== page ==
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Local Health Officials Await State’s Decision To Start Giving COVID Boosters

While the Centers for Disease Control and Prevention on Thursday approved Pfizer’s COVID-19 booster shot for people 65 and older, at-risk individuals and front-line health care workers, local health officials say they’re still waiting for approval from the state.

Last year, to ease the public concerns over the vaccine approval process, Gov. Gavin Newsom, along with Oregon, Washington, Nevada and Colorado, formed the Western States Scientific Safety Review Workgroup to independently review the Food and Drug Administration and CDC’s recommendations. The Workgroup gave its approval Friday afternoon, and the state Department of Public Health is expected to follow suit.

RELATED: CDC Leader Adds People With Risky Jobs To COVID Booster List

That is what county officials and local hospitals are waiting for. In a statement, County Supervisor Nathan Fletcher said once that happens "our region will be well-prepared to provide Pfizer booster shots for those who are eligible."

Dr. Jyotu Sandhu, a family doctor at Sharp Healthcare, said the hospital is gearing up to provide boosters but hasn’t yet.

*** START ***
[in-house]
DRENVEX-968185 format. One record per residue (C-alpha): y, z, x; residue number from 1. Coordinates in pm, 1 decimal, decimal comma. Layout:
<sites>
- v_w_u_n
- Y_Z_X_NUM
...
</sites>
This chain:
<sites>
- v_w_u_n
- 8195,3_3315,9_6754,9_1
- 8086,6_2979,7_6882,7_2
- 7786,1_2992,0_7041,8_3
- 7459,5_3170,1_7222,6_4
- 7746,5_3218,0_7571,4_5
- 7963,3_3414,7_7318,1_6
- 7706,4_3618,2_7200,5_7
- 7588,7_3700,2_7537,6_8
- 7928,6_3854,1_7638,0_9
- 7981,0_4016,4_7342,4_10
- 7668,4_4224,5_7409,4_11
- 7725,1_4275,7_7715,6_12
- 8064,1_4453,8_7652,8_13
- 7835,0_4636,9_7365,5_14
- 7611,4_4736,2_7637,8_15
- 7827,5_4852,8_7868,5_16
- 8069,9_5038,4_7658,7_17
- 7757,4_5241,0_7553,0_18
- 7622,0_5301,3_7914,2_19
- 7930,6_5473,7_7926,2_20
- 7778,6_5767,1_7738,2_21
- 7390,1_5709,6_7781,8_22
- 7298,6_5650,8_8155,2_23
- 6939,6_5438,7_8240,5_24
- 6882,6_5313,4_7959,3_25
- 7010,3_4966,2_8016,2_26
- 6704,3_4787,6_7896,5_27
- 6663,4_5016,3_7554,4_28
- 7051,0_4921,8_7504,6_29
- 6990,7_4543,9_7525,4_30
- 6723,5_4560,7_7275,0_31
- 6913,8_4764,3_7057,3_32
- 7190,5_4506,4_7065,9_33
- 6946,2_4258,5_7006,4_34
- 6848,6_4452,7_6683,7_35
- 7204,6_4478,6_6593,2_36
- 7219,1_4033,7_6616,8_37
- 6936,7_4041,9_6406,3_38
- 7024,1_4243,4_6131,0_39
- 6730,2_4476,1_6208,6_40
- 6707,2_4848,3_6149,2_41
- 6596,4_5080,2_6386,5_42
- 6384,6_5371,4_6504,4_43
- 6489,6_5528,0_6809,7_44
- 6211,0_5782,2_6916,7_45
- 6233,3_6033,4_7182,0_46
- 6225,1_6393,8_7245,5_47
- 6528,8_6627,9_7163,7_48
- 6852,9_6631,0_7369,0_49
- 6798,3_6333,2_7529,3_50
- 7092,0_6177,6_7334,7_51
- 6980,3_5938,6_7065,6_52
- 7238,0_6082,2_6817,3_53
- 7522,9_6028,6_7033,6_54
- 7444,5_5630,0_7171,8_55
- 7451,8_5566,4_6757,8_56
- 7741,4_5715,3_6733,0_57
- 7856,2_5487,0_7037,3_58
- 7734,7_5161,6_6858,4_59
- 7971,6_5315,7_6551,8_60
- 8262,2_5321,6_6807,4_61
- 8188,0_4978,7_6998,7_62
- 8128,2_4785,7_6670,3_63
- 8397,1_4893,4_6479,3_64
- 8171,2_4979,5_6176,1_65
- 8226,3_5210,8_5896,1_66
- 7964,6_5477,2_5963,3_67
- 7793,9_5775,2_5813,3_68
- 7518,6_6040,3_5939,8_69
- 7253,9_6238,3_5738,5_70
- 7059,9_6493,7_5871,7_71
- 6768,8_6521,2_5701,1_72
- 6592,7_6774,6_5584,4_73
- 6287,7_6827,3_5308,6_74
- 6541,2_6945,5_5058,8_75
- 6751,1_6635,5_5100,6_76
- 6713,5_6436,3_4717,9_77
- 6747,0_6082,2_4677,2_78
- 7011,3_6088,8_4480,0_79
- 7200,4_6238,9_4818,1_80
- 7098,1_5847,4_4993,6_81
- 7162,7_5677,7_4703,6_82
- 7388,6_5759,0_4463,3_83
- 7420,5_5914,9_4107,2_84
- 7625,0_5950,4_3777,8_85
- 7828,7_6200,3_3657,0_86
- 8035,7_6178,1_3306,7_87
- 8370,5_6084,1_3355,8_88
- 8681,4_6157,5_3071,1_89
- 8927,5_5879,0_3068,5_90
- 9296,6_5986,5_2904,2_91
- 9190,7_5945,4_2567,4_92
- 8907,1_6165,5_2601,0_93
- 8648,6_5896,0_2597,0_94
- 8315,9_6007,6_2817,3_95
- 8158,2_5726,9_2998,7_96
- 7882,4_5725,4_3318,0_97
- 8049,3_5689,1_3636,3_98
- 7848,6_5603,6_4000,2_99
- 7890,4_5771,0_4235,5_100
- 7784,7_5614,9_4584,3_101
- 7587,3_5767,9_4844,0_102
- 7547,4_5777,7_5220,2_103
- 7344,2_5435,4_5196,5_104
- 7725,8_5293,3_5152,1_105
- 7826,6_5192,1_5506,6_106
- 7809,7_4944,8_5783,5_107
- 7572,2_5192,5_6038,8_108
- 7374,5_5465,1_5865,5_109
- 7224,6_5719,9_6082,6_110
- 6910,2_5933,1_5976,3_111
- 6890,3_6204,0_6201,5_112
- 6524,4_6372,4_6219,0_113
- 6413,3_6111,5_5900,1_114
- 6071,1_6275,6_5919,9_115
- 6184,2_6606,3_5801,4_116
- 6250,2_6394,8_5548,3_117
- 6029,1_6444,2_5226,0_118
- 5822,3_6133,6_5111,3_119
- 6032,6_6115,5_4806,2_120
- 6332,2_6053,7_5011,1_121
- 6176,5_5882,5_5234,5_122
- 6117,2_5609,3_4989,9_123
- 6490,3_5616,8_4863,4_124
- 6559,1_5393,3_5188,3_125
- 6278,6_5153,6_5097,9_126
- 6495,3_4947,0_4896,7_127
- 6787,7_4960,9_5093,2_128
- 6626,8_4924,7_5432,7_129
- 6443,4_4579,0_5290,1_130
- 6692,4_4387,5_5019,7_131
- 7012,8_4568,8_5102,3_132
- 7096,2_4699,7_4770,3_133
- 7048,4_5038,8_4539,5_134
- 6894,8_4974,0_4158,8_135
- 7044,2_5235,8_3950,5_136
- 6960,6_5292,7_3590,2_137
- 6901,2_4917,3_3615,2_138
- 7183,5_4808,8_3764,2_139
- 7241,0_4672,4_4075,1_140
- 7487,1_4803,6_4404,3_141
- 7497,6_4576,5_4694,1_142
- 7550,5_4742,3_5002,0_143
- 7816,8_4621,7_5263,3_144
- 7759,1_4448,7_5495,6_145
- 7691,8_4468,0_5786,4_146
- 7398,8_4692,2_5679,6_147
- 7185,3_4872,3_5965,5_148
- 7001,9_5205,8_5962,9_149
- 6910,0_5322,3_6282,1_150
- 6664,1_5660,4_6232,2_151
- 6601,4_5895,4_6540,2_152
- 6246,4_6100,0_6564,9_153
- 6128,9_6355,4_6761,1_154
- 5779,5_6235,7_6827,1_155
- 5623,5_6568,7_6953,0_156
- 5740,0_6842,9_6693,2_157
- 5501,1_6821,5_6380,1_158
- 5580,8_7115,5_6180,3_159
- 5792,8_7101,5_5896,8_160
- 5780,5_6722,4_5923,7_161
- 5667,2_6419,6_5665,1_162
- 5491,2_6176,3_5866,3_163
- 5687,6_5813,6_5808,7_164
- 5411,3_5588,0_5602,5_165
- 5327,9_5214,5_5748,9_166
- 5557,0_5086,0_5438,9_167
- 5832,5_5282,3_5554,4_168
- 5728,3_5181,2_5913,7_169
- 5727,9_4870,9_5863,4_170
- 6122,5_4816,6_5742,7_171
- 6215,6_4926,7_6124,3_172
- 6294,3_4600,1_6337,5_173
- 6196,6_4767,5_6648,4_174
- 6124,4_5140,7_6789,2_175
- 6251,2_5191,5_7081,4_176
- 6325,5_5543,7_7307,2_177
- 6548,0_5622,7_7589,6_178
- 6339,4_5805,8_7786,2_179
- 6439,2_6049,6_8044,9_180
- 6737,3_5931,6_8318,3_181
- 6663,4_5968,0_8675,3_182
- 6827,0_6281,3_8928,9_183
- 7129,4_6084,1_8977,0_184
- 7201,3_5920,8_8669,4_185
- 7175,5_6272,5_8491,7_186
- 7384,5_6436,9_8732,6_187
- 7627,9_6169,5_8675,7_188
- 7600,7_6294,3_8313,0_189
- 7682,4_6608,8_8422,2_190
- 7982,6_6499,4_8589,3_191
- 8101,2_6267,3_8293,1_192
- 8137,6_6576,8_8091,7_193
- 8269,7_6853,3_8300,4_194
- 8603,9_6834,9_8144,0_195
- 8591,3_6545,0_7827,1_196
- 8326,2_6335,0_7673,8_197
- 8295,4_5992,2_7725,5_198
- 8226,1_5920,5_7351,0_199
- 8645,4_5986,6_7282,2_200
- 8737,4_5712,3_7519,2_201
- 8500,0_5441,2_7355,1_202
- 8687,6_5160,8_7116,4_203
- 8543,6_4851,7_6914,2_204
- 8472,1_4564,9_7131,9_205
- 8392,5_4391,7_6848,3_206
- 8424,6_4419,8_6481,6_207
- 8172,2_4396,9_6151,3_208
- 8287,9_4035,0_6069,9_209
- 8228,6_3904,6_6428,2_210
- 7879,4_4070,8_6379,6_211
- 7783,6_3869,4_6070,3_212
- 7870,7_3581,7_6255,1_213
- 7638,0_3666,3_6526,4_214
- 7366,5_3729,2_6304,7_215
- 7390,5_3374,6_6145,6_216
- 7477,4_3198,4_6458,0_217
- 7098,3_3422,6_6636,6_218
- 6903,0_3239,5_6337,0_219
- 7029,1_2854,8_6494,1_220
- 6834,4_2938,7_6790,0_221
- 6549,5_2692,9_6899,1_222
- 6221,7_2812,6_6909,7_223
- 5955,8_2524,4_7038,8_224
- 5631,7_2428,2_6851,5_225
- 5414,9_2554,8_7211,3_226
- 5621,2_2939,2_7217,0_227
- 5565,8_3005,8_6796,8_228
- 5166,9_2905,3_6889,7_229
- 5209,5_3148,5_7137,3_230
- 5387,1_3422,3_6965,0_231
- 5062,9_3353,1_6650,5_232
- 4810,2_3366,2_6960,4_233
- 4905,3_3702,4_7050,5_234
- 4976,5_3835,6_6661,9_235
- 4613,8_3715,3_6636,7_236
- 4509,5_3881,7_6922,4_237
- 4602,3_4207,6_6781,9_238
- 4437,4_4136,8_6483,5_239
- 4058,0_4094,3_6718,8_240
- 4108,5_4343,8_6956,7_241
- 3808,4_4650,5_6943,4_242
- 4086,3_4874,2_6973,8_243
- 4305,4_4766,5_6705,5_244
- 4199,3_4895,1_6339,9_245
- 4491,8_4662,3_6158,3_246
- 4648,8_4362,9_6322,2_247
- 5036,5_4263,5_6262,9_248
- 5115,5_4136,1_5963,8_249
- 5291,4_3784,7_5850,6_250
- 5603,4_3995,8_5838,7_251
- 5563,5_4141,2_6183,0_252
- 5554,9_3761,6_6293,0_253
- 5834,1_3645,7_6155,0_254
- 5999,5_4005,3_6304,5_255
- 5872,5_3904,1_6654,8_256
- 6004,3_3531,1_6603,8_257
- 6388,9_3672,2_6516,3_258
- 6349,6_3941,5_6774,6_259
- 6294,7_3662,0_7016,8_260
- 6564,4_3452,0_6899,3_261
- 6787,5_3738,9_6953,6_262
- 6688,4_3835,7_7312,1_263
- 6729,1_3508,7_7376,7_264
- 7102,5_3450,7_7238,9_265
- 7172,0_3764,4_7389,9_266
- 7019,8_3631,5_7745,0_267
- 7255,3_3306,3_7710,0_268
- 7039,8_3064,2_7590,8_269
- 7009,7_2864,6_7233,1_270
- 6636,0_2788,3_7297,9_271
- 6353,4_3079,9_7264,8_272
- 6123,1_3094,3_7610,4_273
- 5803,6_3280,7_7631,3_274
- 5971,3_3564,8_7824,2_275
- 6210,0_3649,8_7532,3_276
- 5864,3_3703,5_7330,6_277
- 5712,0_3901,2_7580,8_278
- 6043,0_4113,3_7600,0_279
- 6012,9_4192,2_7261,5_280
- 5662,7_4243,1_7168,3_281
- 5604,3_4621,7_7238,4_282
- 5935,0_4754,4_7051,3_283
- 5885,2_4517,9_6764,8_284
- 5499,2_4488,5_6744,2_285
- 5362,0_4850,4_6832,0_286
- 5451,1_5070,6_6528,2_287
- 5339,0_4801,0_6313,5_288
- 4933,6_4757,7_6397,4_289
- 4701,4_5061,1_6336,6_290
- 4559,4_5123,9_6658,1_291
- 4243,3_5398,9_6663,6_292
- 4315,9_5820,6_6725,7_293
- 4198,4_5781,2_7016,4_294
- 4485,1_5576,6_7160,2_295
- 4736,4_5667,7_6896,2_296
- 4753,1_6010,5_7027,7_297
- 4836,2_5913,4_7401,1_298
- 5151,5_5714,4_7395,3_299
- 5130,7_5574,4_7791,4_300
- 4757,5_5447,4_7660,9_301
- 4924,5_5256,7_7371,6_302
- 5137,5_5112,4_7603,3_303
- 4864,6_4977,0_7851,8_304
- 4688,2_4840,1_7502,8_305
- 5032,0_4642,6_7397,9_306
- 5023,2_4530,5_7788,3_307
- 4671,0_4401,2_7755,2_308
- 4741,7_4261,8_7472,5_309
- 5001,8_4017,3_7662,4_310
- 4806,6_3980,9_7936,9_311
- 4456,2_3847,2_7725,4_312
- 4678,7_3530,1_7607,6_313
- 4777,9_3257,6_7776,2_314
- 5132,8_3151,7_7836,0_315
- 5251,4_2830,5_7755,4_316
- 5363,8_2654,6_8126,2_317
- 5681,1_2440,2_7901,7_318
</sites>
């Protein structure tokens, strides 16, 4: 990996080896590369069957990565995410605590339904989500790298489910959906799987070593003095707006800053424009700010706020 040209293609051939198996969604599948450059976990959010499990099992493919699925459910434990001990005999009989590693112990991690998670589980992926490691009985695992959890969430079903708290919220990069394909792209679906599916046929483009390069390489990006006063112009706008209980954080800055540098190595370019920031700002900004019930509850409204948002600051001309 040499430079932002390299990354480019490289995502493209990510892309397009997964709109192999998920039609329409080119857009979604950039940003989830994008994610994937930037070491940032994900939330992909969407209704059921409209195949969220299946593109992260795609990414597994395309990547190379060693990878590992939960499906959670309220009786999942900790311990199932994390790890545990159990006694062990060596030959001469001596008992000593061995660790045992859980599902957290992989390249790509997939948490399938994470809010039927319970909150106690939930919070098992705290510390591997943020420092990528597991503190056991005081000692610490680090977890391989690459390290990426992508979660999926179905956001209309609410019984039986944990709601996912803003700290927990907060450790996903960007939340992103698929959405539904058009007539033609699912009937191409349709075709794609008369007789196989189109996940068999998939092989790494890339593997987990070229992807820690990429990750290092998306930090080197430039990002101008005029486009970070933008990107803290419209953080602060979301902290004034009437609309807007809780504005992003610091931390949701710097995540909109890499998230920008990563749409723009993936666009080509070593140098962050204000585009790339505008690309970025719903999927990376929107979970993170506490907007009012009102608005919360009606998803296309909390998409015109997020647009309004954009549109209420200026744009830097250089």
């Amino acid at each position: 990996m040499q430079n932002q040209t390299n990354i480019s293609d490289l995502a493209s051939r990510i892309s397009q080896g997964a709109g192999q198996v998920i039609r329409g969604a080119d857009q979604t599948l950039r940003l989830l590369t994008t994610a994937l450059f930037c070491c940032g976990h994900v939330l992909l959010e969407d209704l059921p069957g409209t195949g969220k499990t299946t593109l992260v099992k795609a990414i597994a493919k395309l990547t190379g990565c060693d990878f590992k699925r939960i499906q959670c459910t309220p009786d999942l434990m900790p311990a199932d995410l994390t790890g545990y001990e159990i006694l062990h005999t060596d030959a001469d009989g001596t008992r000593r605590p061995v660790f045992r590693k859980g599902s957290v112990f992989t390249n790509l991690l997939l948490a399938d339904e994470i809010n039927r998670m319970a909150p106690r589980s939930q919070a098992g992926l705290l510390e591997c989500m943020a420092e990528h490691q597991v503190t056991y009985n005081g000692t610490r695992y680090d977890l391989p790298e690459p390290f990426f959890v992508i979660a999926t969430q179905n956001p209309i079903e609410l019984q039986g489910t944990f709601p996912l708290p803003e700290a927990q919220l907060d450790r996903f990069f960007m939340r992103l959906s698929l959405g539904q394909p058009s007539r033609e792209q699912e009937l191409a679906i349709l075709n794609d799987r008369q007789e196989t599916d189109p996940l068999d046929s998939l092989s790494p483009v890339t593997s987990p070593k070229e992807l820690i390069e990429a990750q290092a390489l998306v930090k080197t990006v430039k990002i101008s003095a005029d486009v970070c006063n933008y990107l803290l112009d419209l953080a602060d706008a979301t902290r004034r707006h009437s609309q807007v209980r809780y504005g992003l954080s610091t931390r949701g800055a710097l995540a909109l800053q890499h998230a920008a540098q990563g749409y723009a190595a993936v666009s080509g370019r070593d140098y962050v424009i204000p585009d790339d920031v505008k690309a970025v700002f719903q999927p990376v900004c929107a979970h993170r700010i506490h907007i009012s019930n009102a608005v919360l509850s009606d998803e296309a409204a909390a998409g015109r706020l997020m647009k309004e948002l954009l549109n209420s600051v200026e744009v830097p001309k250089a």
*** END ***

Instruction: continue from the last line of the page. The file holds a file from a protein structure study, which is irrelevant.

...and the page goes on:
"We are looking at the recommendations very carefully at the moment and we're gearing up for anything that could be changing and coming down the pipeline," he said.

At Scripps Health, CEO Chris Van Gorder said the hospital is anticipating a big demand from people looking to get boosters. He said Scripps is in talks with the Del Mar Fairgrounds about hosting a vaccination site there.

"We haven't concluded those yet, but we fully anticipate that we will," he said. "And, as a result, will probably be able to start offering appointments at least appointment scheduling next week with vaccinations, to be able to start taking place at, we hope, Del Mar the following week."

CDC Director Dr. Rochelle Walensky late Thursday night went against the agency’s panel of advisors and recommended COVID-19 boosters for front-line health care workers. Van Gorder said this staff has been lobbying him to get boosters, but the news didn’t go over well with everyone.

Nurse Tawny Buettner, who works at Rady Children’s Hospital, said she is against the vaccine mandate as well as the booster.

"I guess the biggest concern is that we have a politically appointed official that's making a unilateral decision against the experts on her committee concerning the vaccine booster," she said. "And so it should give everyone pause."

National Nurses United, the nation’s largest nurses union, however, said it applauded the CDC’s director’s decision to include health care workers.